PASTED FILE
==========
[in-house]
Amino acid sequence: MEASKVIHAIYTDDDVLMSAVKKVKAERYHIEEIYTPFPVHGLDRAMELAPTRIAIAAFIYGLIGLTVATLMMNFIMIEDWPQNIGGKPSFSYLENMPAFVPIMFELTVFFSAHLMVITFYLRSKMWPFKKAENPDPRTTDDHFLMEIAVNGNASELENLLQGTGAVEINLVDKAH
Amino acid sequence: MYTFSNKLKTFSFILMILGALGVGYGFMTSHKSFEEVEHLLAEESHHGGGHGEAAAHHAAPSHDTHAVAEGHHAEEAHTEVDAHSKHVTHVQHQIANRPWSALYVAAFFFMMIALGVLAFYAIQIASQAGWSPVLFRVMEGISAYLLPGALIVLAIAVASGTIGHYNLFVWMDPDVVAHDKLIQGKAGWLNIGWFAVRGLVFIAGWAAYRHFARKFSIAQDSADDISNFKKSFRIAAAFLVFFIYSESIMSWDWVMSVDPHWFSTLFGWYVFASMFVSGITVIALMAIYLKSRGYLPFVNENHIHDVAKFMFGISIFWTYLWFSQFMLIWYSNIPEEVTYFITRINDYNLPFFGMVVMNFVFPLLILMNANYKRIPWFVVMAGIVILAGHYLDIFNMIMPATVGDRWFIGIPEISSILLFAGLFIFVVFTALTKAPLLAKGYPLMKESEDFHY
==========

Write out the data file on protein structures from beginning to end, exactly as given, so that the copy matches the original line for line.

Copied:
[in-house]
Amino acid sequence: MEASKVIHAIYTDDDVLMSAVKKVKAERYHIEEIYTPFPVHGLDRAMELAPTRIAIAAFIYGLIGLTVATLMMNFIMIEDWPQNIGGKPSFSYLENMPAFVPIMFELTVFFSAHLMVITFYLRSKMWPFKKAENPDPRTTDDHFLMEIAVNGNASELENLLQGTGAVEINLVDKAH
Amino acid sequence: MYTFSNKLKTFSFILMILGALGVGYGFMTSHKSFEEVEHLLAEESHHGGGHGEAAAHHAAPSHDTHAVAEGHHAEEAHTEVDAHSKHVTHVQHQIANRPWSALYVAAFFFMMIALGVLAFYAIQIASQAGWSPVLFRVMEGISAYLLPGALIVLAIAVASGTIGHYNLFVWMDPDVVAHDKLIQGKAGWLNIGWFAVRGLVFIAGWAAYRHFARKFSIAQDSADDISNFKKSFRIAAAFLVFFIYSESIMSWDWVMSVDPHWFSTLFGWYVFASMFVSGITVIALMAIYLKSRGYLPFVNENHIHDVAKFMFGISIFWTYLWFSQFMLIWYSNIPEEVTYFITRINDYNLPFFGMVVMNFVFPLLILMNANYKRIPWFVVMAGIVILAGHYLDIFNMIMPATVGDRWFIGIPEISSILLFAGLFIFVVFTALTKAPLLAKGYPLMKESEDFHY